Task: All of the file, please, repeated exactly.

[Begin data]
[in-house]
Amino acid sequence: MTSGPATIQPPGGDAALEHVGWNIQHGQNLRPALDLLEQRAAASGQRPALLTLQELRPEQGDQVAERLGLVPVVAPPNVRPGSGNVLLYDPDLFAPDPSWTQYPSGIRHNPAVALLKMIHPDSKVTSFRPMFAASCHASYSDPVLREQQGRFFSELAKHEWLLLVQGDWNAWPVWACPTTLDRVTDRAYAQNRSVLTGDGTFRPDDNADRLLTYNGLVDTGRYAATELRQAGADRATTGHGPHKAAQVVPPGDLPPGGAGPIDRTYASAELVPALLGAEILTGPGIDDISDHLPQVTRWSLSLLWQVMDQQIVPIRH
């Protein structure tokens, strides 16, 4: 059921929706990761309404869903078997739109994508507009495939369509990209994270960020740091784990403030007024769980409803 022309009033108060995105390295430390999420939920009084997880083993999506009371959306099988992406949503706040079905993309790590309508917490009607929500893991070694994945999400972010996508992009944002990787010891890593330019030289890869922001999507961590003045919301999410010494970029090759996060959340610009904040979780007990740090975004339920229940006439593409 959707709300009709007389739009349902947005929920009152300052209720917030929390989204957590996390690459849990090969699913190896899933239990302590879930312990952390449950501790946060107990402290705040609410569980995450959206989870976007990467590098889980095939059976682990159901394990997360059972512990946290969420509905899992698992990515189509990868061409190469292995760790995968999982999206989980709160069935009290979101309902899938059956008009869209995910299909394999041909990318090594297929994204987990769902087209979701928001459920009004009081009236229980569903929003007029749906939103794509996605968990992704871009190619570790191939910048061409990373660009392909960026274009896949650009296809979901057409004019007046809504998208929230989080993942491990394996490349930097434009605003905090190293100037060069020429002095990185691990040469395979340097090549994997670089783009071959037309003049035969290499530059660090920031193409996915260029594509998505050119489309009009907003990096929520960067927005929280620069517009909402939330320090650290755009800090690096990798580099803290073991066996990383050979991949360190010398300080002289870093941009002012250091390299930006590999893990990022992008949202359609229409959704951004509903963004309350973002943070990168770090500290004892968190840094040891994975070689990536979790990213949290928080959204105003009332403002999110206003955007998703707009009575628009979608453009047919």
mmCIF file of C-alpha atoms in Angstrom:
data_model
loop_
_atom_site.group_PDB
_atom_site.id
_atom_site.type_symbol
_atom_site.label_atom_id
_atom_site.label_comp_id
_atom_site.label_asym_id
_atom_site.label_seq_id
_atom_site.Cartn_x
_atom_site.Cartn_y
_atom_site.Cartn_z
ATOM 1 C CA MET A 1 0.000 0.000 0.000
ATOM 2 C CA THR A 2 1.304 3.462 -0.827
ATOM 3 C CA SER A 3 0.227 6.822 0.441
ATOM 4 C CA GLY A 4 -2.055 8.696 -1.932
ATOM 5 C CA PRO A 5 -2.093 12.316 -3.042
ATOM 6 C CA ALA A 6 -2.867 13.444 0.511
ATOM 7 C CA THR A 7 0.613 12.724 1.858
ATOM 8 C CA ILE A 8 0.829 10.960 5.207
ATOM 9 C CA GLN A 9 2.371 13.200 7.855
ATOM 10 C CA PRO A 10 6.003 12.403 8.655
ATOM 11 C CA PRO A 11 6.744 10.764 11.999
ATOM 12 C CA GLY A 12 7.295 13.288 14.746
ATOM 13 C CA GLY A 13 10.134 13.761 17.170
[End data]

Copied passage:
[in-house]
Amino acid sequence: MTSGPATIQPPGGDAALEHVGWNIQHGQNLRPALDLLEQRAAASGQRPALLTLQELRPEQGDQVAERLGLVPVVAPPNVRPGSGNVLLYDPDLFAPDPSWTQYPSGIRHNPAVALLKMIHPDSKVTSFRPMFAASCHASYSDPVLREQQGRFFSELAKHEWLLLVQGDWNAWPVWACPTTLDRVTDRAYAQNRSVLTGDGTFRPDDNADRLLTYNGLVDTGRYAATELRQAGADRATTGHGPHKAAQVVPPGDLPPGGAGPIDRTYASAELVPALLGAEILTGPGIDDISDHLPQVTRWSLSLLWQVMDQQIVPIRH
């Protein structure tokens, strides 16, 4: 059921929706990761309404869903078997739109994508507009495939369509990209994270960020740091784990403030007024769980409803 022309009033108060995105390295430390999420939920009084997880083993999506009371959306099988992406949503706040079905993309790590309508917490009607929500893991070694994945999400972010996508992009944002990787010891890593330019030289890869922001999507961590003045919301999410010494970029090759996060959340610009904040979780007990740090975004339920229940006439593409 959707709300009709007389739009349902947005929920009152300052209720917030929390989204957590996390690459849990090969699913190896899933239990302590879930312990952390449950501790946060107990402290705040609410569980995450959206989870976007990467590098889980095939059976682990159901394990997360059972512990946290969420509905899992698992990515189509990868061409190469292995760790995968999982999206989980709160069935009290979101309902899938059956008009869209995910299909394999041909990318090594297929994204987990769902087209979701928001459920009004009081009236229980569903929003007029749906939103794509996605968990992704871009190619570790191939910048061409990373660009392909960026274009896949650009296809979901057409004019007046809504998208929230989080993942491990394996490349930097434009605003905090190293100037060069020429002095990185691990040469395979340097090549994997670089783009071959037309003049035969290499530059660090920031193409996915260029594509998505050119489309009009907003990096929520960067927005929280620069517009909402939330320090650290755009800090690096990798580099803290073991066996990383050979991949360190010398300080002289870093941009002012250091390299930006590999893990990022992008949202359609229409959704951004509903963004309350973002943070990168770090500290004892968190840094040891994975070689990536979790990213949290928080959204105003009332403002999110206003955007998703707009009575628009979608453009047919």
mmCIF file of C-alpha atoms in Angstrom:
data_model
loop_
_atom_site.group_PDB
_atom_site.id
_atom_site.type_symbol
_atom_site.label_atom_id
_atom_site.label_comp_id
_atom_site.label_asym_id
_atom_site.label_seq_id
_atom_site.Cartn_x
_atom_site.Cartn_y
_atom_site.Cartn_z
ATOM 1 C CA MET A 1 0.000 0.000 0.000
ATOM 2 C CA THR A 2 1.304 3.462 -0.827
ATOM 3 C CA SER A 3 0.227 6.822 0.441
ATOM 4 C CA GLY A 4 -2.055 8.696 -1.932
ATOM 5 C CA PRO A 5 -2.093 12.316 -3.042
ATOM 6 C CA ALA A 6 -2.867 13.444 0.511
ATOM 7 C CA THR A 7 0.613 12.724 1.858
ATOM 8 C CA ILE A 8 0.829 10.960 5.207
ATOM 9 C CA GLN A 9 2.371 13.200 7.855
ATOM 10 C CA PRO A 10 6.003 12.403 8.655
ATOM 11 C CA PRO A 11 6.744 10.764 11.999
ATOM 12 C CA GLY A 12 7.295 13.288 14.746
ATOM 13 C CA GLY A 13 10.134 13.761 17.170